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Gear Review: Laney LionHeart Amplifier PDF Print E-mail
Thursday, 14 February 2008 16:49
l5t-112.jpgBy Ken Volpe - Guitar Jam Daily
I recently came across the Laney LionHeart Amplifier at the 2008 NAMM show. This 5-watt combo sports a single 12-inch speaker, 2 foot switchable channels and reverb. This Class A hand wired little beast is powered by a single EL84 power tube and three 12ax7 pre amp tubes. It also features an FX loop and a built-in tilt back stability system to further project your sound.

Right off the bat you wonder why a 5-watt amp comes in such a large package? Typically, 5-watt amps are housed in a combo shell that is about a foot tall and a foot wide. The LionHeart is about the size of a Fender Deluxe Reverb. I believe the folks at Laney had a very specific goal in mind with this amp. At 5-watts you can run an amp full out without damaging your ears and you get the tonal benefits of power tube distortion very easily. Many other 5-watt amps I've played that are housed in smaller combo shells with small speakers sound very thin and small, what else would you expect? Not to belabor the point, but that is what Laney was trying to avoid. Hence, they designed a bigger cabinet for a low wattage amp. If desired, this amp really does give you that full-on sound without breaking your windows.

Okay, let's get specific and talk about the clean channel. With any of my guitars the clean channel was a treat. The EQ section was very flexible and usable. I was able to play funk, blues, or jazz with convincing timbres. The Celestion Greenback speaker is a perfect match for this amp. It is never too harsh on the top end and there is just enough give on the low end so that the amp feels right. The reverb was also fairly useful and did not muddy up the tone in the clean channel.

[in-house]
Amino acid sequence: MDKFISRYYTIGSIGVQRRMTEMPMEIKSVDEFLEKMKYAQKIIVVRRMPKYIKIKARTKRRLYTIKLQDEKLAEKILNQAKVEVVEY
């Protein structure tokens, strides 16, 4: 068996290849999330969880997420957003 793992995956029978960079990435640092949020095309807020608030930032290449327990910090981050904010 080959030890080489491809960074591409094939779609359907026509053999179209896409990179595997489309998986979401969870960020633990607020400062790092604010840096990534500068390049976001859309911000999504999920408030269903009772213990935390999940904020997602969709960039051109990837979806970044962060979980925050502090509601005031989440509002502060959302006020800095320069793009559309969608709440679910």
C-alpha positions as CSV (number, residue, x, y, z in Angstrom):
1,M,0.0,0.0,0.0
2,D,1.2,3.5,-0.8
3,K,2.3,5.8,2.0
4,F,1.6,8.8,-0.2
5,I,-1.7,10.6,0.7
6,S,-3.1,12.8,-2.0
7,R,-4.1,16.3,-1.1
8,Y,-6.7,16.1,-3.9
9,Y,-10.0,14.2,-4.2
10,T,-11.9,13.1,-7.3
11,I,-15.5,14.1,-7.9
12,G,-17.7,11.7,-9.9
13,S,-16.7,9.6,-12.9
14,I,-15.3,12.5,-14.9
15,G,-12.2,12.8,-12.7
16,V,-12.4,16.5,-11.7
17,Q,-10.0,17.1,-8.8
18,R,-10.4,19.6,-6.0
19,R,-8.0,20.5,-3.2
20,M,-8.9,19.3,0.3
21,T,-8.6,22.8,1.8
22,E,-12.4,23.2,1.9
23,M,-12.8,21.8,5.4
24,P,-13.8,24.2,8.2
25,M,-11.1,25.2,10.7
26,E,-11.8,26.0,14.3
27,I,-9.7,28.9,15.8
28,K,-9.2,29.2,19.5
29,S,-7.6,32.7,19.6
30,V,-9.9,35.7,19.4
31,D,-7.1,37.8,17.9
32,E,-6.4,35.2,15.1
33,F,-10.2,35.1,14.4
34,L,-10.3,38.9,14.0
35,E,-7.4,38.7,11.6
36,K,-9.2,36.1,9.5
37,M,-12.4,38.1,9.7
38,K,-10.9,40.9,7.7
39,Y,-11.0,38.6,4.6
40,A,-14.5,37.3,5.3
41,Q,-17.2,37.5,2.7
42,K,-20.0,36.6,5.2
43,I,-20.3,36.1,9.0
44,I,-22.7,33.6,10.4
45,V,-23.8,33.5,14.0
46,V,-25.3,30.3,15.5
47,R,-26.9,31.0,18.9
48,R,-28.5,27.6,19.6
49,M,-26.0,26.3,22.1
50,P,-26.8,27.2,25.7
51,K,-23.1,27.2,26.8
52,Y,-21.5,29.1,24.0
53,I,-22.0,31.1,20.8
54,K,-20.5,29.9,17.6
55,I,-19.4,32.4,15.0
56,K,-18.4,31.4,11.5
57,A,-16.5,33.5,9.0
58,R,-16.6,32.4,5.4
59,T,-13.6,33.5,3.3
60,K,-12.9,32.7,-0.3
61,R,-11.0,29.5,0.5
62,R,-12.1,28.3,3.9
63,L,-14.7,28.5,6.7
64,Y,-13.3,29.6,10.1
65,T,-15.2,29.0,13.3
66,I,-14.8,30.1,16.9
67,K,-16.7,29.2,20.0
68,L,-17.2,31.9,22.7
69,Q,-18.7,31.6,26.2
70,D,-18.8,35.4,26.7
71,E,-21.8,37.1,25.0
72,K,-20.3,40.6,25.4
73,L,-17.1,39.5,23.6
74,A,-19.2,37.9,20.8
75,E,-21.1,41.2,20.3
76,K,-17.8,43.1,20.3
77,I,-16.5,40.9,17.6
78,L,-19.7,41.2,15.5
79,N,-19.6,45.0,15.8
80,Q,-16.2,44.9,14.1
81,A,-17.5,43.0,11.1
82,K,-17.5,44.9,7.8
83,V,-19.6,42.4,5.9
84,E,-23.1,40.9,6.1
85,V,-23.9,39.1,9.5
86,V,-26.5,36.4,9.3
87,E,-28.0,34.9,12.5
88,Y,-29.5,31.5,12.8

My only complaint about the clean channel was that I wanted more headroom. But, I quickly reminded myself that the LionHeart is a 5-watt amp and that 5-watt amps are never going to have a lot of clean headroom. I'd say that is a pretty good testimony to the sound quality of this amp. Since I expected the amp to have more clean headroom, to me that means that his amp has the sound and feel of a bigger amp.


Now, let's talk about the LionHeart's lead channel. As with most hand wired amps, it shares the EQ controls with the clean channel. The cool thing is the way the gain and the master volume work for this channel. By utilizing different gain and master settings, I was able to achieve many great rock tones. I'd say pretty convincing pre amp and power amp distortion tones. My one gripe was when I pushed the volume on the lead channel the reverb became a bit too "springy" for my taste.

Esthetically, the LionHeart amp with its fancy blue covering, chrome control panel and wheat grill is definitely a looker. A lot of guitar players are hung up on things like how many watts does an amp have. Some guys will love the idea of a 5-watt amp and some guys will hate it. I think if you put all of that out of your mind and just play the LionHeart you will really enjoy it. I also put this amp through its paces in the recording studio and was really pleased with the results. Both clean and lead tracks sounded full and rich. There are not a lot of companies that make an amp of this nature; and that's all the more reason to go check it out.

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